- Hacking The Memory of You: 75 Years After Japanese Occupation
- Centre for Tanah Runcuk Studies: Tropika Selekta II
- Seriality, The Unknown, et cetera
Hacking The Memory of You: 75 Years After Japanese Occupation
Sanata Dharma University, Yogyakarta, Indonesia
Commissioned Work | Researchers: G. Budi Subanar, SJ, Benardi Darumukti, Timoteus Anggawan Kusno
Tujuh puluh lima tahun pendudukan Jepang di Indonesia, terhitung mulai 8 Maret 1942. Hari itu, di Kalijati, Letnan Jendral Ter Poorten mewakili pemerintah Kerajaan Belanda di Hindia Belanda menyerahkan kekuasaan kepada Jepang yang diwakili oleh pimpinan bala tentara Dai Nippon di Indonesia. Hari-hari berikutnya, bala tentara Dai Nippon dan pemerintahan sipil mengambil alih pengaturan hajat hidup rakyat Indonesia di berbagai wilayah Nusantara. Penduduk diperas dan dimobilisir, hasil bumi dikeruk, semuanya untuk mendukung Perang Pasifik. Penderitaan dan kelaparan melanda di mana-mana.
Tropika Selekta II
Tony Albert & Timoteus Anggawan Kusno / Sullivan and Strumpf, Singapore
Where does an artist place himself as a person involved in the rewriting of history? That is the very question which Timoteus Anggawan Kusno (Anggawan) has been grappling with for the past four years, particularly with the project of Centre for Tanah Runcuk Studies, a fictional study centre engineered and developed with a number of researchers, historians, and ethnographers. As an artist, Anggawan’s struggle departs from what I can say about history.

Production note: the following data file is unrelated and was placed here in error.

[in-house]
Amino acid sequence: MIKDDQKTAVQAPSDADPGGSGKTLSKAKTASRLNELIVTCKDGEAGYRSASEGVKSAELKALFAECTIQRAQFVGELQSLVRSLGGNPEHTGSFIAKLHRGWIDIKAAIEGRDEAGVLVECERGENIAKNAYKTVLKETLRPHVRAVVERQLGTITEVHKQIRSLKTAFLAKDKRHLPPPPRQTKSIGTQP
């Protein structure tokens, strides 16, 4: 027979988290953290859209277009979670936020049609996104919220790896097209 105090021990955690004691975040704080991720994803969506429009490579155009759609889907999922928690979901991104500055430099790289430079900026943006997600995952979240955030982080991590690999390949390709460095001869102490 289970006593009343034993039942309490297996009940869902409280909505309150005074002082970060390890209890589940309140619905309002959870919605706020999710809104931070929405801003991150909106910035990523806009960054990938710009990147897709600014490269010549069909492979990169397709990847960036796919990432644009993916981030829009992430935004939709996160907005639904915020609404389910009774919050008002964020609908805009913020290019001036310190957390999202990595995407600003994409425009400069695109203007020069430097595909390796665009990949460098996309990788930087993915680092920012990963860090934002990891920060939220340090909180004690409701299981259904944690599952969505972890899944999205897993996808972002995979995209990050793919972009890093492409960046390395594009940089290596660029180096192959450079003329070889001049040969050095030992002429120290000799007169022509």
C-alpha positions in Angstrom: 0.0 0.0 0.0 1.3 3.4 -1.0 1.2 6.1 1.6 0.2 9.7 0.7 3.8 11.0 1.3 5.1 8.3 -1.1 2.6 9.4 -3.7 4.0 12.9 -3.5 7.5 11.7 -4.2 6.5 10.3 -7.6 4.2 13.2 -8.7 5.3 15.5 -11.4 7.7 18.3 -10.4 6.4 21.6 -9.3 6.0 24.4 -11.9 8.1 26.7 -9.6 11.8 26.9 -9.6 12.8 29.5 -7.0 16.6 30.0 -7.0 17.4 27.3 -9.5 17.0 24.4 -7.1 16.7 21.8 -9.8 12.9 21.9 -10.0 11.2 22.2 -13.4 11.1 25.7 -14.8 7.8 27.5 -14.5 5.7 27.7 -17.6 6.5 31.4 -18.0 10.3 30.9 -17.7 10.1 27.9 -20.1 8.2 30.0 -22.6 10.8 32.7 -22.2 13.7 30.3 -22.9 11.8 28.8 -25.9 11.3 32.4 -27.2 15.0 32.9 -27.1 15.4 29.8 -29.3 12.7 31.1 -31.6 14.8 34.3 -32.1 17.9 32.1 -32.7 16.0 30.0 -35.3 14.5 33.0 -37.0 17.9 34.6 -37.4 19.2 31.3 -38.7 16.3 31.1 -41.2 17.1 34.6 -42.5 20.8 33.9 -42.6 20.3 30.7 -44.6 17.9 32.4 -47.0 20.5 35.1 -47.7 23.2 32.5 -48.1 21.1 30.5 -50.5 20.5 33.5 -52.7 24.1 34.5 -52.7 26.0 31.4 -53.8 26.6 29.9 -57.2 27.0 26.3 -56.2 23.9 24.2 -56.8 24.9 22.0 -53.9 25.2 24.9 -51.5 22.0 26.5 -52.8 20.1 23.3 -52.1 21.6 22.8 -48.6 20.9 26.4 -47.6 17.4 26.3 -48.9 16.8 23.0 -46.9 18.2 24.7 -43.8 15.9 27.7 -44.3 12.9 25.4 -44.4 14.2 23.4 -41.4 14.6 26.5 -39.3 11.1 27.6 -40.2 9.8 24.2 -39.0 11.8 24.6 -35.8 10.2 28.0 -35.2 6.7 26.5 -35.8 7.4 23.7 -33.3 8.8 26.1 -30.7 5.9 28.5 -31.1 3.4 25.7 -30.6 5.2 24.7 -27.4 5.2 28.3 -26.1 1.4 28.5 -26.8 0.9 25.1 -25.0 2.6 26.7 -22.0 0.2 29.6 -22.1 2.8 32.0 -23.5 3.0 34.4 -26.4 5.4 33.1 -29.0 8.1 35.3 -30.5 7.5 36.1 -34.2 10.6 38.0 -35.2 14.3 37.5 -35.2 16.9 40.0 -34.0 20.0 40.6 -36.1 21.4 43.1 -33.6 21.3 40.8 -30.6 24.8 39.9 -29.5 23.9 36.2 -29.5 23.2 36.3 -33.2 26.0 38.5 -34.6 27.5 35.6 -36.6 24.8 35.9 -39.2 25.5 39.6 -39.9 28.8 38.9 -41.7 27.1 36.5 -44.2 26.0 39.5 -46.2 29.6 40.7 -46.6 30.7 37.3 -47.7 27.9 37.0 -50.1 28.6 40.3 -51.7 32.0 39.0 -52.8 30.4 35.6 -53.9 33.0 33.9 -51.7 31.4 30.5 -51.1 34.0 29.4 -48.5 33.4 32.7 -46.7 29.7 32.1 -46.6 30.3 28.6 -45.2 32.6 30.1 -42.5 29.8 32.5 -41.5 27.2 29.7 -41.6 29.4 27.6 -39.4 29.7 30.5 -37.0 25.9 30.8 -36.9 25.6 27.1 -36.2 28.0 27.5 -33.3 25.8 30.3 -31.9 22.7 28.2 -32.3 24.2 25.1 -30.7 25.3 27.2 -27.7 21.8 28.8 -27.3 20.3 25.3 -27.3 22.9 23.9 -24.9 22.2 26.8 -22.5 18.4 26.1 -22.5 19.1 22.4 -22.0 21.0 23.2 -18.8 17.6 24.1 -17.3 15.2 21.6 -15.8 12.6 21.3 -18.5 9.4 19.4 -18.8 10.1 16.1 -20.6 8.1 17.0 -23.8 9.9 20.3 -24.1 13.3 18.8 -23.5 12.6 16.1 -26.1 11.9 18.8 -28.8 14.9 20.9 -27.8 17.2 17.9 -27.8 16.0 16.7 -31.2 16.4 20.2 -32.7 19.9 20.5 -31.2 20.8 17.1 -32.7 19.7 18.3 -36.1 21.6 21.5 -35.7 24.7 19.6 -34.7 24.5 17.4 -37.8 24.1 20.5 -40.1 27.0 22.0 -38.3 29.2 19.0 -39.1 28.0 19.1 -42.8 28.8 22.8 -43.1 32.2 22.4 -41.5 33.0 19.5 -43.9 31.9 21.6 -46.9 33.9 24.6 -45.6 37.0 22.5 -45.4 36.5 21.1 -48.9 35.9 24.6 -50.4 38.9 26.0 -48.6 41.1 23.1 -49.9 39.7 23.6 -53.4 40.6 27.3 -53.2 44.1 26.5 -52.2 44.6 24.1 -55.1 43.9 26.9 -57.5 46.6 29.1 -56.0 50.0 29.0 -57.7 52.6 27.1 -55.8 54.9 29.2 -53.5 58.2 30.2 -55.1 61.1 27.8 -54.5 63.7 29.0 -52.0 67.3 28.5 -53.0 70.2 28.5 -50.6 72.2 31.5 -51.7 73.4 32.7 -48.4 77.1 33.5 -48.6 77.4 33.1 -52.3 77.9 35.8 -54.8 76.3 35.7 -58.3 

Seriality, The Unknown, et cetera
Arko Art Center, Seoul / Project 7 1/2.
Photo credit: Kiyong Nam | copyright: artists and the project 7 1/2.
Timoteus Anggawan Kusno collects several points of view in the forgotten time of Yang Chil-seong (1919–1949). Many memories of Yang Chil-seong listed by someone are like stories or letters in a novel. It could be a story of Yang Chil-seong, or someone else who might exist.
Sunyoung Oh, Curator
“Forgotten Letter from The Unknown”
In my journey, I had once become one of the skulls crawling until death came. I was a part of the crowd. I was a troupe of the anonymous indigenous, within a body identical to numbers. We were hobbling to meet the death that was inconceivable. The coarse fibers of the damp and thick burlap wrapped out bones and skins gnawed by lice, infested by leeches. I worked to fulfill a dream that was outrageously magnificent for me, the one given by the guests who claimed to be our older brother. The overwhelming hunger and fatigue were the greatest companions of the death that was faithfully waiting. At the same time, I become a louse.